Description of trigger finger release cpt code

(2023) Trigger Finger Release CPT Code 26055 | Description, Guidelines, Reimbursement, Modifiers & Examples

Trigger finger release CPT code 26055 can be reported for stenosing tenosynovitis by incising the tendon sheath at the finger’s base.

Trigger finger issue comes to the limelight when a finger stays in a stiff bent position for some time due to swollen tendon or inflammation, narrowing of A1 pulley, or formation of nodules among the tendon.

Trigger finger problem has to be resolved by employing a well-skilled surgeon to perform such a delicate task of treating it precisely.

Trigger finger release CPT code 26055 can only be performed by a specialty surgeon. The specialty surgeon and coder must also consider all the required CPT (Current Procedural Terminology) codes involved in this operative procedure. This is the only way to get their reimbursement for the job done.

Trigger Finger Release | CPT Code 26055 | Description & Procedure

The CPT 26055 describes trigger finger release. However, the 26055 CPT code also includes inclusions like all other CPT codes.

The official description of CPT code 26055 is: “Tendon sheath incision (e.g., for trigger finger).”

Trigger finger release cpt code 26055
Description of trigger finger release CPT code 26055

CPT 26055 is a standard and preferable surgical procedure that revitalizes the mobility of stiff fingers caused by a trigger finger. 

However, the finger remains contracted and pains when the patient uses those extensor tendons. Therefore, a specialty surgeon performs this surgery under local anesthesia.

A mild sedative may be introduced intravenously (IV), and local anesthesia would numb the area. Once the anesthesia takes effect on the body, the surgeon starts the course of surgery he has already devised to relieve the patient.

The surgeon must first locate the problematic tendon sheath and create a small incision of merely ½ inch (the size of an incision may vary depending on the case) on the dermal tissue at the base of the affected finger flexion crease at the palm of a hand, to produce enough room for tendon visualization and movement.

Next, the surgeon cuts the tendon sheath (A1 pulley), which impedes mobility if swollen. The whole sectioning of the A1 pulley is compulsory to retain the mobility of the digit.

The cut is made proximal to the base of the finger flexion crease, and the tendon releases pressure. This cut preserves not only the A2 pulley but also the NV bundle.

The physician has to make sure that the finger moves smoothly and freely. After being convinced, the respective area is carefully stitched before the anaesthesia wears off.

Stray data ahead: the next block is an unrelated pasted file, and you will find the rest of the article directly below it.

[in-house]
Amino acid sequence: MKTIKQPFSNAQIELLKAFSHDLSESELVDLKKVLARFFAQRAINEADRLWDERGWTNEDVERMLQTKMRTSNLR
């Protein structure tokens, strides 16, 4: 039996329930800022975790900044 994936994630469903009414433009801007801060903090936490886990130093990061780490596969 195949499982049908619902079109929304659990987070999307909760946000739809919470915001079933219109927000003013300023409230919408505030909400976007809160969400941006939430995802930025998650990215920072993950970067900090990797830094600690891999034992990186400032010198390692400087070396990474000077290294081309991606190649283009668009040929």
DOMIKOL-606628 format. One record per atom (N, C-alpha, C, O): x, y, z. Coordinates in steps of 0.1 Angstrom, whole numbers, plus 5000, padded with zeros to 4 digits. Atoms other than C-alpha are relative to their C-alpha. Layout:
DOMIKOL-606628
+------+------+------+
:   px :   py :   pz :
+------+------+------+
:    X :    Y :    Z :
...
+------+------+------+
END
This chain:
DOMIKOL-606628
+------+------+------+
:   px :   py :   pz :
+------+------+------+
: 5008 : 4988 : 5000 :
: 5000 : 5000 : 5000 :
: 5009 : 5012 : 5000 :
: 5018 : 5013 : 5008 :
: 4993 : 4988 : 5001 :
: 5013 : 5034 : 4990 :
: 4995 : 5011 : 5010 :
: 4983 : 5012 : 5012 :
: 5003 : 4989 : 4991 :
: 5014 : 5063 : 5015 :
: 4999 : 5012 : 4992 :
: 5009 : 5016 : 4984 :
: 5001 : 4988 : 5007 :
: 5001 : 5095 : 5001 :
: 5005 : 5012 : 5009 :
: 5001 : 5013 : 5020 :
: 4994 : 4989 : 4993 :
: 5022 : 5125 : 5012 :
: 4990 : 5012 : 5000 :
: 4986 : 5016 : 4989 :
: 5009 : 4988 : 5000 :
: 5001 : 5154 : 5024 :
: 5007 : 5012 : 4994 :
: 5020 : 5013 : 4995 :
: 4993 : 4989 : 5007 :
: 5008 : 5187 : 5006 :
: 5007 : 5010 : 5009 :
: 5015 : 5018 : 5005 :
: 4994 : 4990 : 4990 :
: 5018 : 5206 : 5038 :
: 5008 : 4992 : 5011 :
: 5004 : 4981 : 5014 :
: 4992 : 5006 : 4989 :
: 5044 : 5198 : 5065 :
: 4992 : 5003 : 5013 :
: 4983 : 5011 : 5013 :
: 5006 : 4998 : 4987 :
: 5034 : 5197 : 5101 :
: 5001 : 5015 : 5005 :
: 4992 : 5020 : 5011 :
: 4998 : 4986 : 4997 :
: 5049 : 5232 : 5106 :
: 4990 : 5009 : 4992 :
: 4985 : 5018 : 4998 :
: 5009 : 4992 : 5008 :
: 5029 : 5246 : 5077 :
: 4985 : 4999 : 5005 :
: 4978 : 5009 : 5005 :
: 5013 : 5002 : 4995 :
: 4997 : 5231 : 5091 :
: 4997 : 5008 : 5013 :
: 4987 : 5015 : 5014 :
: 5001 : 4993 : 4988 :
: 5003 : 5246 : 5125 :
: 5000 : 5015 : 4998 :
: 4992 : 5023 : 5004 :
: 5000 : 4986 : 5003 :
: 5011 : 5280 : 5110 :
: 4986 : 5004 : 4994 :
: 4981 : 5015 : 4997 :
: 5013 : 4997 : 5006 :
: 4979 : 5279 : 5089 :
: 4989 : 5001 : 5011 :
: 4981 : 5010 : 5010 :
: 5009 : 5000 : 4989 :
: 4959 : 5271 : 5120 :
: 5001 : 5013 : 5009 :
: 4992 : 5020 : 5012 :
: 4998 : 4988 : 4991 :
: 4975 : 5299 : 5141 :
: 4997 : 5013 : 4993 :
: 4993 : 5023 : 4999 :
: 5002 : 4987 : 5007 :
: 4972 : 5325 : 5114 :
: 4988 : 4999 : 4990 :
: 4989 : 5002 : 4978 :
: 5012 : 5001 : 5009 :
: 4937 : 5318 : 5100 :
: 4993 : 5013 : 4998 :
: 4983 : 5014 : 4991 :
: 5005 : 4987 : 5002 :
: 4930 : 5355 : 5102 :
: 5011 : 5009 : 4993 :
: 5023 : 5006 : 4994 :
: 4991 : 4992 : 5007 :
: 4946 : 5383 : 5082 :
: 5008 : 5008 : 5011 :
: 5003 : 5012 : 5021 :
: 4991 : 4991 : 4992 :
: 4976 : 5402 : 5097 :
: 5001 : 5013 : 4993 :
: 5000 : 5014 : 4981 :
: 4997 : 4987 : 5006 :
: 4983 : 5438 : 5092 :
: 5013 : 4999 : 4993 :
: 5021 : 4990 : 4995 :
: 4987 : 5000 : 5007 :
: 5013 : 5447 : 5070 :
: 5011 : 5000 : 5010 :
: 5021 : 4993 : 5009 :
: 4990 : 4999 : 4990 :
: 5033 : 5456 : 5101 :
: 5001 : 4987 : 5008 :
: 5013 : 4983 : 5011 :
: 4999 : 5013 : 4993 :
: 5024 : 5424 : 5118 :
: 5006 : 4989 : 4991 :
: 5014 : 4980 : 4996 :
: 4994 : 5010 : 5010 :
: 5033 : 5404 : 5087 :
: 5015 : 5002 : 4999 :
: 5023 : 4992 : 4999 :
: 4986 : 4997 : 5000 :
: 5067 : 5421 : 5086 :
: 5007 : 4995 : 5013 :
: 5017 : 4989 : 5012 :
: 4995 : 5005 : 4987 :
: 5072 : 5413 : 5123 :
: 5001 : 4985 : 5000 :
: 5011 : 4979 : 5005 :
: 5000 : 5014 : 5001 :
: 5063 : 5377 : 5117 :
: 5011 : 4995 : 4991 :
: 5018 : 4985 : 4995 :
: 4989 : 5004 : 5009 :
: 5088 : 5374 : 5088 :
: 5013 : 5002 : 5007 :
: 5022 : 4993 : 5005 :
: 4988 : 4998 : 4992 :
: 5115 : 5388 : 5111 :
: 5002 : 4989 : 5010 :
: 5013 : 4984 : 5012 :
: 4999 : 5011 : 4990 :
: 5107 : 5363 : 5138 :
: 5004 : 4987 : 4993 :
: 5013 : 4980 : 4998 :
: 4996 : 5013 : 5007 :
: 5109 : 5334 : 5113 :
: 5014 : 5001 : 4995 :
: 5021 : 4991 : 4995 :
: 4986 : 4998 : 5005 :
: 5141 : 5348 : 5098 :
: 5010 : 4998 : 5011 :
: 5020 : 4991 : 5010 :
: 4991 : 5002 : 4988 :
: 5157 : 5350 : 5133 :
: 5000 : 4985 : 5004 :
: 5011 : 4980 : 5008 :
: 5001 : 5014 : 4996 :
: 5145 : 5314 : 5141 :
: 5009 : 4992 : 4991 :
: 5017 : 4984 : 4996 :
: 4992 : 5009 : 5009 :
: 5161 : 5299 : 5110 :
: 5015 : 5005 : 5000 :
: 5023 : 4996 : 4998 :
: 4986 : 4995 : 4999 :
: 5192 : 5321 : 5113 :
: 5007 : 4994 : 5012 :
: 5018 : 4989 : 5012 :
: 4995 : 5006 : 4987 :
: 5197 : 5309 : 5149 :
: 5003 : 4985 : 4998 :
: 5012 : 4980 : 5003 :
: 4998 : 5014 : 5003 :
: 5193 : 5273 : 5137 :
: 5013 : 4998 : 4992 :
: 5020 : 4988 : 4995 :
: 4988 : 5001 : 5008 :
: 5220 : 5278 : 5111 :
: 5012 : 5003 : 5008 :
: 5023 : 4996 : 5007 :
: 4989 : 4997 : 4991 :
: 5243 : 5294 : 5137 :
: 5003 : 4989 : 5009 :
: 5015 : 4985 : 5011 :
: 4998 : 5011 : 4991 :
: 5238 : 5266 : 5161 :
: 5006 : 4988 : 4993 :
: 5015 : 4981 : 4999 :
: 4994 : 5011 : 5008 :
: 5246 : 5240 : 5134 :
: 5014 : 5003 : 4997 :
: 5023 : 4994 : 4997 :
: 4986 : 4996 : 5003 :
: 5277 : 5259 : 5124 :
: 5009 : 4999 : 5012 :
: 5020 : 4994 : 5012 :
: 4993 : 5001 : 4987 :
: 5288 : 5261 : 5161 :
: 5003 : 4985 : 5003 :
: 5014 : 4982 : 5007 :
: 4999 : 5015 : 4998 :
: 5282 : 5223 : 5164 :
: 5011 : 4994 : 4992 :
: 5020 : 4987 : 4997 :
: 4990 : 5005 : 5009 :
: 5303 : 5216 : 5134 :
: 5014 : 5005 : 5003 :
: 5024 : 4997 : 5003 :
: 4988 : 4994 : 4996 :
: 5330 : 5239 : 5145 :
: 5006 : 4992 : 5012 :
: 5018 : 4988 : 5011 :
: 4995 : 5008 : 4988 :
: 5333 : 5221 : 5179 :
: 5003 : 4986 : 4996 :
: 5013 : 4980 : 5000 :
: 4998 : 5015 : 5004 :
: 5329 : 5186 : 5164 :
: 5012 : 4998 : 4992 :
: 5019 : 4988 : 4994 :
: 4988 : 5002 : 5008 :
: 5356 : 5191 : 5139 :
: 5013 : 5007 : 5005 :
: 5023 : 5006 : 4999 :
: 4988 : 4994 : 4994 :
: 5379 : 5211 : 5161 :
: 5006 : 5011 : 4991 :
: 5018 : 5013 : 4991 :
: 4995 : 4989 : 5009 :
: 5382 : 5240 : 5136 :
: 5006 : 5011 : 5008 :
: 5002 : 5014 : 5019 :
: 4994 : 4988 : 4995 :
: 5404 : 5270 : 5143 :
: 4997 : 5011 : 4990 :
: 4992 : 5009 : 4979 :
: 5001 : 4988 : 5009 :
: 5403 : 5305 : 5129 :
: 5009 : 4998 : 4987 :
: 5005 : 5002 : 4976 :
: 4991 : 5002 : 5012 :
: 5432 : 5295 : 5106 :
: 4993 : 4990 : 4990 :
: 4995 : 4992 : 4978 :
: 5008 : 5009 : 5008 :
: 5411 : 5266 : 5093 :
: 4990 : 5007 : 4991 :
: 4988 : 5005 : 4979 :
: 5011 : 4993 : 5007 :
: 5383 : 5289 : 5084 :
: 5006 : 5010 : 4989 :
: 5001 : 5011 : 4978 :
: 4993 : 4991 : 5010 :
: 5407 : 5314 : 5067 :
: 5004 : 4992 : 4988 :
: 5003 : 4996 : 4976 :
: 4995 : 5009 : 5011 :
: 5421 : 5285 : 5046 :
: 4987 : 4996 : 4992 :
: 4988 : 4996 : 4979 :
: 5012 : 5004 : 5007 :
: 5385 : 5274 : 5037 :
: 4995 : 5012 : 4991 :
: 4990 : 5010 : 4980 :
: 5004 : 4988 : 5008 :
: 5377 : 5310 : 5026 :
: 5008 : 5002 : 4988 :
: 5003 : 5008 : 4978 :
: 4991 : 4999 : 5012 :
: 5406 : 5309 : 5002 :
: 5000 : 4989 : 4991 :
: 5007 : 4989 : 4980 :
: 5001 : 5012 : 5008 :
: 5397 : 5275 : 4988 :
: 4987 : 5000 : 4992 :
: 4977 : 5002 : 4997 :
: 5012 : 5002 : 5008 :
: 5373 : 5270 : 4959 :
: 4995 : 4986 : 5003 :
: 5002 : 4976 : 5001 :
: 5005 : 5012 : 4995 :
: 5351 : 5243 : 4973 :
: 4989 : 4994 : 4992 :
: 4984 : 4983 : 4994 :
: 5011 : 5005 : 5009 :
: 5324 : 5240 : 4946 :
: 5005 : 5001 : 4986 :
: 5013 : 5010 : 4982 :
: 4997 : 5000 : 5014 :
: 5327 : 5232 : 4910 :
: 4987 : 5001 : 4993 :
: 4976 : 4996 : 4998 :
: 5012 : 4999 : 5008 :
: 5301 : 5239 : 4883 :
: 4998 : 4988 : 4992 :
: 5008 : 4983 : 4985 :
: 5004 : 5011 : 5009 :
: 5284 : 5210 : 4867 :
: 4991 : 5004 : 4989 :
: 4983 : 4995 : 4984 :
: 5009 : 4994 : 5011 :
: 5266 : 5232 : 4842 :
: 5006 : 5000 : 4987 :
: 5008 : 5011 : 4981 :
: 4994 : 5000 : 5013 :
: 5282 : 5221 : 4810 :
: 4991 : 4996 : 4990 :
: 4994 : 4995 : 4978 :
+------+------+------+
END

Then, the patient should move the finger freely right after the numbness is gone. This way, the physician or the surgeon makes an all-out effort to stick to the variables outlined to treat the patient by employing the available and applicable medical amenities. 

This is done for the object of, later on, getting paid by the cover company, the government payers, or the commercial payers.

Here, the physician’s task is to employ the required CPT codes and then mention them to the coder to make their task more accessible and to the point.

CPT 26055 aftercare includes using a properly sanitized bandage, using a dry ice pouch for a short time, preferably 5 minutes a day, to avoid any infection, and reducing pain if caused by the stitches.

In addition, an ice patch would keep the finger and palm from being sore. Routine exercises are also recommended in most cases.

The percutaneous trigger finger release is due to the contraction of the A1 pulley because of the disturbance in the Metacarpophalangeal joint, causing the shifting of NV structures dorsally.

The area is made numb, a needle is introduced into the skin and A1 pulley, tendon sheath is cut, and the finger extends smoothly.

As there was no incision in the first place, no stitches were required, and the cut sheath would grow itself. 

However, this procedure has some risk of Neurovascular damage mainly because of poor visualization, but still, this procedure has a 90% success rate.

CPT 26055 has complications depending on the surgeon’s skill, including incomplete cure, digital nerve injury, A2 pulley release with bowstringing, stiffness, vascular injury, wound maceration, and tendon tear.

The specialty surgeon must keep an eye on all the operation details, ensure that the procedure is done according to the set rules, and use all the CPT codes necessary to perform this operation. 

Perfect consideration is given to the codes related to the operative procedure, as this will lead to the desired reimbursement amount in the long run.

CPT 26055 procedure is an efficient way of treating Trigger fingers as it provides a higher success rate and lesser iatrogenic neurovascular damage. 

The cutoff tendon then grows back and provides the same efficient output unless there were any errors in the surgery, like a nonprofessional cut by the surgeon that may damage the neurovascular bundle (NV).